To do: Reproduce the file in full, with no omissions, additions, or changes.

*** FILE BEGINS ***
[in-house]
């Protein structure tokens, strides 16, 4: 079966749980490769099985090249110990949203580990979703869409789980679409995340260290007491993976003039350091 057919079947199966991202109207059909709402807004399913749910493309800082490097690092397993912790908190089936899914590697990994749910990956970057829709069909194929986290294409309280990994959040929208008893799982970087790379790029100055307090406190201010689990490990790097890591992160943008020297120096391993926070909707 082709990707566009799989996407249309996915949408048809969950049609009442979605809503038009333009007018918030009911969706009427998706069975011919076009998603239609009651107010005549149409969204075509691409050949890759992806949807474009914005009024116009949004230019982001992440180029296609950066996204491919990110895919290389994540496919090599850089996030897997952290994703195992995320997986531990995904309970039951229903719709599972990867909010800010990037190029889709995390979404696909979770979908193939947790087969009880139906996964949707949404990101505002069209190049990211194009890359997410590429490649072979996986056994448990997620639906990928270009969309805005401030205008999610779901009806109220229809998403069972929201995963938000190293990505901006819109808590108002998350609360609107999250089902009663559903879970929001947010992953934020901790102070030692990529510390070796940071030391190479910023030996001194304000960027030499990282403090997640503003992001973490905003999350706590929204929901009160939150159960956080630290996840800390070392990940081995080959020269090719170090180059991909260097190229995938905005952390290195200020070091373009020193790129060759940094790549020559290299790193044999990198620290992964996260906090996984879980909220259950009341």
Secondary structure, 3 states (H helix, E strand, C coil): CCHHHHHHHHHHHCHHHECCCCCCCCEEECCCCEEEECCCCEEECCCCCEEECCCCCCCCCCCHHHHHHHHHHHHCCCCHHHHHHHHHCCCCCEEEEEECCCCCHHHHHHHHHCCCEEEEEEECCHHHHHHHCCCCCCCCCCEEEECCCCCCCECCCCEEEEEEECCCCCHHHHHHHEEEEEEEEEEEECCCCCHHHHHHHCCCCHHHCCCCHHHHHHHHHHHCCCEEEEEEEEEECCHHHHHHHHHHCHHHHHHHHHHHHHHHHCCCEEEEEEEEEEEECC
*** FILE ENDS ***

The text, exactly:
[in-house]
């Protein structure tokens, strides 16, 4: 079966749980490769099985090249110990949203580990979703869409789980679409995340260290007491993976003039350091 057919079947199966991202109207059909709402807004399913749910493309800082490097690092397993912790908190089936899914590697990994749910990956970057829709069909194929986290294409309280990994959040929208008893799982970087790379790029100055307090406190201010689990490990790097890591992160943008020297120096391993926070909707 082709990707566009799989996407249309996915949408048809969950049609009442979605809503038009333009007018918030009911969706009427998706069975011919076009998603239609009651107010005549149409969204075509691409050949890759992806949807474009914005009024116009949004230019982001992440180029296609950066996204491919990110895919290389994540496919090599850089996030897997952290994703195992995320997986531990995904309970039951229903719709599972990867909010800010990037190029889709995390979404696909979770979908193939947790087969009880139906996964949707949404990101505002069209190049990211194009890359997410590429490649072979996986056994448990997620639906990928270009969309805005401030205008999610779901009806109220229809998403069972929201995963938000190293990505901006819109808590108002998350609360609107999250089902009663559903879970929001947010992953934020901790102070030692990529510390070796940071030391190479910023030996001194304000960027030499990282403090997640503003992001973490905003999350706590929204929901009160939150159960956080630290996840800390070392990940081995080959020269090719170090180059991909260097190229995938905005952390290195200020070091373009020193790129060759940094790549020559290299790193044999990198620290992964996260906090996984879980909220259950009341």
Secondary structure, 3 states (H helix, E strand, C coil): CCHHHHHHHHHHHCHHHECCCCCCCCEEECCCCEEEECCCCEEECCCCCEEECCCCCCCCCCCHHHHHHHHHHHHCCCCHHHHHHHHHCCCCCEEEEEECCCCCHHHHHHHHHCCCEEEEEEECCHHHHHHHCCCCCCCCCCEEEECCCCCCCECCCCEEEEEEECCCCCHHHHHHHEEEEEEEEEEEECCCCCHHHHHHHCCCCHHHCCCCHHHHHHHHHHHCCCEEEEEEEEEECCHHHHHHHHHHCHHHHHHHHHHHHHHHHCCCEEEEEEEEEEEECC